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Reset State

Reset state initializes the processor logic. During Reset state, application programs and the operating system do not execute. Clocks are stopped while in Reset state.

The processor remains in the Reset state as long as external logic asserts the external RESET signal. Upon deassertion, the processor completes the reset sequence and switches to Supervisor mode, where it executes code found at the reset event vector.

Software in Supervisor or Emulation mode can invoke the Reset state without involving the external RESET signal. This can be done by issuing the Reset version of the RAISE instruction.

Application programs in User mode cannot invoke the Reset state, except through a system call provided by an operating system kernel. The table below summarizes the state of the processor upon reset:

Item Description of Reset State
Core
Operating Mode Supervisor mode in reset event, clocks stopped
Rounding Mode Unbiased rounding
Cycle Counters Disabled, zero
DAG Registers (I, L, B, M) Random values (must be cleared at initialization)
Data and Address Registers Random values (must be cleared at initialization)
IPEND, IMASK, ILAT Cleared, interrupts globally disabled with IPEND bit 4
CPLBs Disabled
L1 Instruction Memory SRAM (cache disabled)
L1 Data Memory SRAM (cache disabled)
Cache Validity Bits Invalid
System
Booting Methods Determined by the values of BMODE pins at reset
MSEL Clock Frequency Reset value = 10
PLL Bypass Mode Disabled
VCO/Core Clock Ratio Reset value = 1
VCO/System Clock Ratio Reset value = 5
Peripheral Clocks Disabled

System Reset and Powerup

The Table below describes the five types of resets.

all resets, except System Software, reset the core.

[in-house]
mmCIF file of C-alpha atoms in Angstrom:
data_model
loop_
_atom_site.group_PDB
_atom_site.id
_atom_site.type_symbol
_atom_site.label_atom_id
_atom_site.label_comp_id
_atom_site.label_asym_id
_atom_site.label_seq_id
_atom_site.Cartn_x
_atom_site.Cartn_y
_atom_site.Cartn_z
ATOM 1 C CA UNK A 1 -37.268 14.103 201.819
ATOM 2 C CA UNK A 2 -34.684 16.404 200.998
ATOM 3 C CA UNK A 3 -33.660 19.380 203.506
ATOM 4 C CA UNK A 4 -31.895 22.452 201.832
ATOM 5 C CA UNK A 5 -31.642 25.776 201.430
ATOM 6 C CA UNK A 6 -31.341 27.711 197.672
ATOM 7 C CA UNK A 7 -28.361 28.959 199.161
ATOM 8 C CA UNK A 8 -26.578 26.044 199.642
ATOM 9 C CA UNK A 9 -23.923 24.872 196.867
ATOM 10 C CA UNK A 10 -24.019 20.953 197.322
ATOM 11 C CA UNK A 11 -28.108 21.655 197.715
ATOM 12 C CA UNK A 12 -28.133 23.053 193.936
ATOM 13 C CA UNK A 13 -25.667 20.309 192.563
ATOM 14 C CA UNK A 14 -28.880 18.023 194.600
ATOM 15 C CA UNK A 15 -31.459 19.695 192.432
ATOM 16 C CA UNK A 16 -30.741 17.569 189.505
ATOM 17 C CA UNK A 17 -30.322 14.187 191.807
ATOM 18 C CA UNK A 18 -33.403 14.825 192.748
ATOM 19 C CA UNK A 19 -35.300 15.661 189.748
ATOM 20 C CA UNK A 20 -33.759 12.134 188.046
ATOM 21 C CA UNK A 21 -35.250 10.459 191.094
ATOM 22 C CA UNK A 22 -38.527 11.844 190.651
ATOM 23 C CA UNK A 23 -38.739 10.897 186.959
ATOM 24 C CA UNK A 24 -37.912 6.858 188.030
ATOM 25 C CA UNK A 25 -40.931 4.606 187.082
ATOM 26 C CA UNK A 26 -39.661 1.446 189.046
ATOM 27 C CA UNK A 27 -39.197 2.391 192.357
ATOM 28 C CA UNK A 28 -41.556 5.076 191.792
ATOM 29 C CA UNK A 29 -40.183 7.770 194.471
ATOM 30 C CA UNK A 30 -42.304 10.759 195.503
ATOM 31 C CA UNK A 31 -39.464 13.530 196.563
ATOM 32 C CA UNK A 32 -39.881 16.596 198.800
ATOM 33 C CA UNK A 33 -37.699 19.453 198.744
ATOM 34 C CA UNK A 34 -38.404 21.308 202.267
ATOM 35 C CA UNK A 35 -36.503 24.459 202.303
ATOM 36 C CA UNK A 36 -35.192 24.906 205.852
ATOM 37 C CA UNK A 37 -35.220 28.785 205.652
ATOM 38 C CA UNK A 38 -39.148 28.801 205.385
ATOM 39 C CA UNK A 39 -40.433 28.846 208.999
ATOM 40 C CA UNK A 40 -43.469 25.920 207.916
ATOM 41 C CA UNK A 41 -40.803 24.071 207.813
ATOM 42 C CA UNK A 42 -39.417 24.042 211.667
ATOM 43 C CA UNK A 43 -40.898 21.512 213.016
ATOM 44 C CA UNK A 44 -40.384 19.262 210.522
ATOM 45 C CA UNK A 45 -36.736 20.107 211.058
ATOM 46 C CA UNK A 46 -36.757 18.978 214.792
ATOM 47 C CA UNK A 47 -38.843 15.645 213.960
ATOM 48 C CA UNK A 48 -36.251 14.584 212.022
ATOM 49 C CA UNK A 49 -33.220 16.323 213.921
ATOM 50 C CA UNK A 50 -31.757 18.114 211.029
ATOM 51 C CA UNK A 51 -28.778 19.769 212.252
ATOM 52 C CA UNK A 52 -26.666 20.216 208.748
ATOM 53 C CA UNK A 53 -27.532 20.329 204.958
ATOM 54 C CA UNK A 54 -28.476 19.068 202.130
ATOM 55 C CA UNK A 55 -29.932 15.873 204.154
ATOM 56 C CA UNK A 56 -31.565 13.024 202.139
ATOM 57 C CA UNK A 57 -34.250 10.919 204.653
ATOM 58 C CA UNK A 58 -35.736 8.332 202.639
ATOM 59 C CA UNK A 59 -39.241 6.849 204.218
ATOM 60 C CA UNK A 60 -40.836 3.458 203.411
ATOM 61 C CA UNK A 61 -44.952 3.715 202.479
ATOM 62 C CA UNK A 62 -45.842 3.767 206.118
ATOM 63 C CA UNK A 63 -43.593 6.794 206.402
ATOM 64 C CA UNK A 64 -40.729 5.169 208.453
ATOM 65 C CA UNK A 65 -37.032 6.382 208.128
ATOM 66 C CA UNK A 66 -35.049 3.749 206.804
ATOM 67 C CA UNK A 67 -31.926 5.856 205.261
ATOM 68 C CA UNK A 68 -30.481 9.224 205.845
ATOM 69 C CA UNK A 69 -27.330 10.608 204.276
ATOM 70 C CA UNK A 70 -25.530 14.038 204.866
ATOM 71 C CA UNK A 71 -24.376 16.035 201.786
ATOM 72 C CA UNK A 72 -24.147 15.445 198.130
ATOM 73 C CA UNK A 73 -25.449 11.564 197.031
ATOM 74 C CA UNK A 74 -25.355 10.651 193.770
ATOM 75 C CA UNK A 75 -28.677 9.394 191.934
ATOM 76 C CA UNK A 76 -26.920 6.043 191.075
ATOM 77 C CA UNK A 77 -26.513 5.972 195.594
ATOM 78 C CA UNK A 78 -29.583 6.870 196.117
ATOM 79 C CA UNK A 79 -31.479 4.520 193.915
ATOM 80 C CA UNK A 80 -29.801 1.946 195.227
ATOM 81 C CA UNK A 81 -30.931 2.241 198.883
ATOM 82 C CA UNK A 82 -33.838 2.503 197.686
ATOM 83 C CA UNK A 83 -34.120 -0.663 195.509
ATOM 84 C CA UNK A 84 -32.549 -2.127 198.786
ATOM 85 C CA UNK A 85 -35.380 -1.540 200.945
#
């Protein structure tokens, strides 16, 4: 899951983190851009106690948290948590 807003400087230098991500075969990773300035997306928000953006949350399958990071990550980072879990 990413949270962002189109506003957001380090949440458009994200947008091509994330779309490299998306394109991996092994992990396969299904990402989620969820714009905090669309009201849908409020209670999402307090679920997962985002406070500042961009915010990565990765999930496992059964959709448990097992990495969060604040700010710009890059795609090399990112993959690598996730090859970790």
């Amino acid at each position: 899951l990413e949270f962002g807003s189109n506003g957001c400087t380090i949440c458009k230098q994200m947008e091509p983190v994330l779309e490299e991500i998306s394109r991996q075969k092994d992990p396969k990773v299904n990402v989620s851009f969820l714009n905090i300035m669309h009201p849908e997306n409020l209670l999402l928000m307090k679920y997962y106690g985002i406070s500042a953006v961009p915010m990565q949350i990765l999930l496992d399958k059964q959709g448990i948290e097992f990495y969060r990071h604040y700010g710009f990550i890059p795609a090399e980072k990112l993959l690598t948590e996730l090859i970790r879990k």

Table 3-6. Resets

Reset Source Result
Hardware Reset The RESET pin causes a hardware reset Result Resets both the core and the peripherals, including the Dynamic Power Management Controller (DPMC). Resets the No Boot on Software Reset bit in SYSCR. For more information, see “SYSCR Register” on page 3-14.
System Software Reset Writing b#111 to bits [2:0] in the system MMR SWRST causes a System Software reset Resets only the peripherals, excluding the RTC (Real-Time Clock) block and most of the DPMC. The DPMC resets only the No Boot on Software Reset bit in SYSCR. Does not reset the core. Does not initiate a boot sequence.
Watchdog Timer Reset Programming the watchdog Resets both the core and the peripherals, excluding the RTC block and most of the DPMC. The Software Reset register (SWRST) can be read to determine whether the reset source was the watchdog timer
Core Double Fault Reset If the core enters a double-fault state, a reset can be caused by unmasking the Core Double Fault Reset Mask bit in the System Interrupt Controller Interrupt Mask register (SIC_IMASK). Result Resets both the core and the peripherals, excluding the RTC block and most of the DPMC. The SWRST register can be read to determine whether the reset source was Core Double Fault.
Core-Only Software Reset This reset is caused by executing a RAISE1 instruction or by setting the Software Reset (SYSRST) bit in the core Debug Control register (DBGCTL) via emulation software through the JTAG port. The DBGCTL register is not visible to the memory map. Resets only the core. The peripherals do not recognize this reset.

Hardware Reset

The processor chip reset is an asynchronous reset event. The RESET input pin must be deasserted to perform a hardware reset. For more information, see the product data sheet.

A hardware-initiated reset results in a system-wide reset that includes both core and peripherals. After the RESET pin is deasserted, the processor ensures that all asynchronous peripherals have recognized and completed a reset. After the reset, the processor transitions into the Boot mode sequence configured by the BMODE state.